Mr. HAROLD OHLENDORF,
President, Arkansas Farm Bureau Federation
Mr. T. J. HITCH,
President, Tennessee Farm Bureau Federation
Mr. BOSWELL STEVENS,
President, Mississippi Farm Bureau Federation
GENTLEMEN: Thank you for your letter of September 21. I'm sorry your letter did not arrive until after my visit to Memphis, thereby precluding an opportunity to visit with you personally regarding matters discussed in your letter. However, since we did not have such an opportunity in Memphis, I appreciate very much that you wrote me and expressed your suggestions and recommendations dealing with agriculture.
As I have stated on a number of occasions I believe that the farm problem is the No.1 domestic issue in this campaign. The farmers of America cannot tolerate 4 more years of the farm policies which, since 1952 have driven farm prices down 17 percent and net farm income down 26 percent; and the purchasing power of their income down 29 percent. The farm platform of the Democratic Party is the strongest pledge ever given to the farmers of America by any political party in history. I stand behind that pledge and I intend to make good on it beginning next January.
One of the key points of the Democratic platform - one in which I deeply believe - is our promise to work with bona fide farmers and their leaders in developing programs designed to meet the specific needs and circumstances of each commodity.
We all appreciate the tremendous progess the cotton industry has made in production practices, in improving quality and in promoting and developing new uses and new markets. Cotton has a bright future. With wise action on the part of all who are concerned, the cotton industry can continue to expand and prosper. A new Democratic administration will consult closely with cotton producers and their representatives to develop improved programs to meet needs as they arise.
I believe strongly in the need for a dynamic, growing national and world economy. I want to see all segments of the Cotton industry share in the expanded domestic and export markets that will result from economic growth.
I do not intend to permit the liquidation of the cotton farmers of the South. I believe that cotton acreage has been cut far enough. Cotton growers have gone from a top acreage of about 46 million acres before World War II to a planted acreage of somewhat more than 16 million in 1960.
In recent years, cotton prices were forced down at the same time acreage was being cut. This intolerable situation must be stopped and reversed.
Most important of all, the income of the cotton farmers must be increased to parity levels so that the cottongrower has an opportunity to earn returns on his labor, investment, and managerial efforts comparable to the returns received by workers and businessmen in other industries.
Beginning next January, the new Democratic administration will work with cotton farmers and their leaders, and with their Congressmen to develop specific program improvements best suited to the long-range needs of the cotton industry.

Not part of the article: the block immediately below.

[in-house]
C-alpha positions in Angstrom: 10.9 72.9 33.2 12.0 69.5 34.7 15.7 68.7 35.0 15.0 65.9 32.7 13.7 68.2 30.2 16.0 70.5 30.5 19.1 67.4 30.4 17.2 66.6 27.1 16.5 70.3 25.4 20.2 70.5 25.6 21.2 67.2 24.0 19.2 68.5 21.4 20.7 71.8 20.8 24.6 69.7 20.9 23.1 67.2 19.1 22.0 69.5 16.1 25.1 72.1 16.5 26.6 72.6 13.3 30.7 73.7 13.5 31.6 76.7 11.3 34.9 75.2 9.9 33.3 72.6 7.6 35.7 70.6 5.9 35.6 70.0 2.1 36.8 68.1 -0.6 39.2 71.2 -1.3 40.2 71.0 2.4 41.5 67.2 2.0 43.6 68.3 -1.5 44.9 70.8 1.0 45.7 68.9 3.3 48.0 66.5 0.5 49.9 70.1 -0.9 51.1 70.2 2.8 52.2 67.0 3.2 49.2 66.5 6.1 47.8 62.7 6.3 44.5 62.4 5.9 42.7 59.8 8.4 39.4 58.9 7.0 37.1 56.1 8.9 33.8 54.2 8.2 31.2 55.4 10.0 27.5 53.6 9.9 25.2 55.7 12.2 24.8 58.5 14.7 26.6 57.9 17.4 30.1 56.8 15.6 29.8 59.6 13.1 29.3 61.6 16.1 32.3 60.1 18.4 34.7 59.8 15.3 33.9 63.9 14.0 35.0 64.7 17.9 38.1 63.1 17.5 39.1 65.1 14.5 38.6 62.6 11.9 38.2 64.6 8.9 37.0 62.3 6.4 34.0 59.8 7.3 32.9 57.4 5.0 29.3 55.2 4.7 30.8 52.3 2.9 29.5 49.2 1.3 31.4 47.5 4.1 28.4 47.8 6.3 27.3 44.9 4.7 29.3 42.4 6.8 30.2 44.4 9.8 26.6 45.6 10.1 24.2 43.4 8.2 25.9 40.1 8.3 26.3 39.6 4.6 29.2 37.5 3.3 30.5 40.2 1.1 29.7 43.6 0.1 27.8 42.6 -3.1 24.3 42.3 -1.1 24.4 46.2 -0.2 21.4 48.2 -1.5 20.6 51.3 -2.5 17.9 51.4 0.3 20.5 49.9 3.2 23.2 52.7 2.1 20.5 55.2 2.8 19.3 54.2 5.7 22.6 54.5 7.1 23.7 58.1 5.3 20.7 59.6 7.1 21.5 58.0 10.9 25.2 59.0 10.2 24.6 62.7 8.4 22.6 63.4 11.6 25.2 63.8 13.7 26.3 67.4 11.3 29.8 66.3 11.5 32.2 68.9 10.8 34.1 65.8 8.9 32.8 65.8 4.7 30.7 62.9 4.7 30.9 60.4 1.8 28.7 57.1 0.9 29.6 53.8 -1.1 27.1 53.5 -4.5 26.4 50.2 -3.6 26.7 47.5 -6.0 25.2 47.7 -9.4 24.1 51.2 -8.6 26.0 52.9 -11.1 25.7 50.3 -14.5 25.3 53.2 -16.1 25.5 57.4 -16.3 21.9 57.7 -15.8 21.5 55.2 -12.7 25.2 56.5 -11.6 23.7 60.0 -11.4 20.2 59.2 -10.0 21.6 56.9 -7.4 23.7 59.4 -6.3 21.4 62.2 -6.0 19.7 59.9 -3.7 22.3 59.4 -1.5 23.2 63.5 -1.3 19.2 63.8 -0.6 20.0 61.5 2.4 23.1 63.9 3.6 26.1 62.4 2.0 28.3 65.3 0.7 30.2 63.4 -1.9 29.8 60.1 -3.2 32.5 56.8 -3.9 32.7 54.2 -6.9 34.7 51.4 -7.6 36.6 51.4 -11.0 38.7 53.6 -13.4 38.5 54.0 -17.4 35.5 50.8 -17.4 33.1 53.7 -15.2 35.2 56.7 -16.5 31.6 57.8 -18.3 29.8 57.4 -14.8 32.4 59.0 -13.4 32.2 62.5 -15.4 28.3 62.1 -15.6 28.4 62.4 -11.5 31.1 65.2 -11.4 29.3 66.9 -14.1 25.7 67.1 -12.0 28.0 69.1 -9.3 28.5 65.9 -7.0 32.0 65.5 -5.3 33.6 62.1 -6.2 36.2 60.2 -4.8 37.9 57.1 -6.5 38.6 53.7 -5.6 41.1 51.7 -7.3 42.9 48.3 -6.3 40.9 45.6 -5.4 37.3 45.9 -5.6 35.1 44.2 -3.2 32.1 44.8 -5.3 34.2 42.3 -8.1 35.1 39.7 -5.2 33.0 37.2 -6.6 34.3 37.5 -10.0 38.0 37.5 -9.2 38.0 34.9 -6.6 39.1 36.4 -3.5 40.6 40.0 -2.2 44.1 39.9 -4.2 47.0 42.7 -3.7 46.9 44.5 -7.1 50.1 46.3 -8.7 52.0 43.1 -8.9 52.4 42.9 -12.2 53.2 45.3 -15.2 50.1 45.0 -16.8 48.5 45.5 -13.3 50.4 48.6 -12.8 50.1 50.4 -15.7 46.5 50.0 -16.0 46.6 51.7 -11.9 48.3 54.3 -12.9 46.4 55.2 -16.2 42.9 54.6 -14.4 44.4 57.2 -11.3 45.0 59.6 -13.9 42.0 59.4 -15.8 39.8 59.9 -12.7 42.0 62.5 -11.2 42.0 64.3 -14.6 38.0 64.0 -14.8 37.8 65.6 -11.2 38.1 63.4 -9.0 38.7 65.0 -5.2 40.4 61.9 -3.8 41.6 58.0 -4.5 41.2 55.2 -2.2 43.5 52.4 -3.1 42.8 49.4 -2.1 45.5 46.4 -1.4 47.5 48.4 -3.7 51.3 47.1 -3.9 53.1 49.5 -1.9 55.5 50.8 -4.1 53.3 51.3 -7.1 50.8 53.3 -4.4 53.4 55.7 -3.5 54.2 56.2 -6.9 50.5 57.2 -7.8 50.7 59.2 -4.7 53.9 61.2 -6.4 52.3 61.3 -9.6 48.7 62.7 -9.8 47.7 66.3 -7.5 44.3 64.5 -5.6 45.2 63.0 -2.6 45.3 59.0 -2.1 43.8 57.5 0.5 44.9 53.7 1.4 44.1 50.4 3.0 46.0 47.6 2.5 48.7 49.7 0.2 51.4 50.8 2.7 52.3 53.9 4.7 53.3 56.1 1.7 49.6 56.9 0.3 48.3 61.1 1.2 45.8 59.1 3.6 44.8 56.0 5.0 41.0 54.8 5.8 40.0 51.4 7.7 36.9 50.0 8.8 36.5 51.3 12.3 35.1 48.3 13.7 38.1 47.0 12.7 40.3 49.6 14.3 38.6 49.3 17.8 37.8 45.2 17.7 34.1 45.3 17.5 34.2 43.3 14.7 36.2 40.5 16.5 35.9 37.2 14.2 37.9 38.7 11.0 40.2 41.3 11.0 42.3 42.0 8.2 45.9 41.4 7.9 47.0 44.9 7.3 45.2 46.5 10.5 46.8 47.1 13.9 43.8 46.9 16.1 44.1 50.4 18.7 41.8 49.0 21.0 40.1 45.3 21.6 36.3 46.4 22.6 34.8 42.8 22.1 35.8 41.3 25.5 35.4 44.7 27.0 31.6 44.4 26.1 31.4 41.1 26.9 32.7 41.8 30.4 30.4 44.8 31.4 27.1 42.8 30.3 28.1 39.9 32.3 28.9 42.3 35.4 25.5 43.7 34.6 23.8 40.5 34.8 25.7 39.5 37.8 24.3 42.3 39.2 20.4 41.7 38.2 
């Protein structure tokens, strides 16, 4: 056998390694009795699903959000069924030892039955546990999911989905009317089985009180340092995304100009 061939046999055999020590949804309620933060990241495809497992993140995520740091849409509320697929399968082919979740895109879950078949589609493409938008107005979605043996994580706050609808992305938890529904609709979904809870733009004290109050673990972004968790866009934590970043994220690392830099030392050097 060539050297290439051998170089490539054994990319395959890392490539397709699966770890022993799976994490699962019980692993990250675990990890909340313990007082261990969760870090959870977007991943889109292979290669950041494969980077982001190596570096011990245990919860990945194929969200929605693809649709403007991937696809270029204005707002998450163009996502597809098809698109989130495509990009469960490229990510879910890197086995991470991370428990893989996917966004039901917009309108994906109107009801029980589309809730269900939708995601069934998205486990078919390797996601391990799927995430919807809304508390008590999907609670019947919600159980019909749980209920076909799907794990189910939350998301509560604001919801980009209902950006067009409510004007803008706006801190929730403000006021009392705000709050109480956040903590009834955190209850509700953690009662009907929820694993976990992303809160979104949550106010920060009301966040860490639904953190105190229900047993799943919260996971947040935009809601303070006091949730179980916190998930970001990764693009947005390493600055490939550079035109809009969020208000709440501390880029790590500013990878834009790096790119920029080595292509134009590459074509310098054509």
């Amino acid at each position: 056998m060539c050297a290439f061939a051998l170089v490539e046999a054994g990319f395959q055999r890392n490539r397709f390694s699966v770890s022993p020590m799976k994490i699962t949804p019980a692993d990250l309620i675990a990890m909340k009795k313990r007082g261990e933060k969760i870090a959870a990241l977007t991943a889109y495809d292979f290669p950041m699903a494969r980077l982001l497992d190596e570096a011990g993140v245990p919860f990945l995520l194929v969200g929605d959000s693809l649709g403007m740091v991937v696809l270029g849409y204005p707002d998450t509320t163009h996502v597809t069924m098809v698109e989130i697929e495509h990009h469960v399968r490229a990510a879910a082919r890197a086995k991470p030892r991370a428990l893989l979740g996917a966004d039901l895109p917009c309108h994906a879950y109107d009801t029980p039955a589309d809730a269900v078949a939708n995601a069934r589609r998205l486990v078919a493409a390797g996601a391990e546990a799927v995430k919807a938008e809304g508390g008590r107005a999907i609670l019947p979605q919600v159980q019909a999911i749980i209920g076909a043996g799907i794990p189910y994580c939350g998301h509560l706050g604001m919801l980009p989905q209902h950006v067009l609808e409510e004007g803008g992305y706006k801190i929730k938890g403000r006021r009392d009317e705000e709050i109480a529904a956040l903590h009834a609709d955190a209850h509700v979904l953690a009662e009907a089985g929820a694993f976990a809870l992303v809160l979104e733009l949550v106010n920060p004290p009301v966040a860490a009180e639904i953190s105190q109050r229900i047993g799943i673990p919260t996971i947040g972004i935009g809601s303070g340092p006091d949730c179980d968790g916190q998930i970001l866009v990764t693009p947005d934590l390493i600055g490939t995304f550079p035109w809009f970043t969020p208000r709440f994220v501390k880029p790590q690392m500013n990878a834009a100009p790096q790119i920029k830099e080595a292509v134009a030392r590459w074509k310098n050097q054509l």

As to the immediate situation, most cotton farmers and leaders agree we have reached a reasonably satisfactory point in our supply and carryover situation. I believe most cotton leaders agree the present carryover of 7 to 8 million bales for the new cotton year is not out of line.
This has been a remarkable achievement and one in which cotton farmers and the Democratic Congress have worked hand in hand to bring about. At the beginning of the 1956 crop year there was a carryover of 14 million bales. Cotton export sales had been declining each year, and in the 1955-56 marketing year exports reached the dangerously low point of 2.2 million bales. This situation was caused by the administration's refusal to sell American cotton at competitive prices in world markets. In 1955 the Democratic Congress directed Secretary of Agriculture Benson to carry out an aggressive export sales program. Then in 1956, because the Republican administration refused to continue the cotton export program, the Democratic Congress passed a law specifically directing the Secretary of Agriculture to sell our cotton at competitive prices.
As a result, while domestic utilization remained fairly constant, 22 1/2 million bales of American cotton have been exported in the last 4 years and the carryover has been cut from 14 to less than 8 million bales.
With regard to the situation in wheat, I believe the program best suited to the specific situation and circumstances in that commodity should follow the general approach of the program developed early this year by the National Association of Wheat Growers in cooperation with other organizations representing producers in the major wheat producing areas. For other commodities, as in the case of cotton, the Secretary of Agriculture in a new Democratic administration will work with farmers themselves to develop commodity programs to meet the special problems of their commodity.
You are right about the need for an expanded and well-coordinated research program, with major emphasis on developing new and better uses and markets as well as on reducing production costs and improving quality and efficient distribution.
I am enclosing a copy of "Agricultural Policy for the New Frontier," which sets forth what I believe to be desirable courses of action, or policy guidelines, for agriculture.
Thank you sincerely for your interest and your thoughtful suggestions. I am confident that with determination and good will, we can develop satisfactory and effective farm policies to assure consumers today and in future generations of a secure abundance of food and fiber, with full parity of opportunity and living standards for farm people.
JOHN F. KENNEDY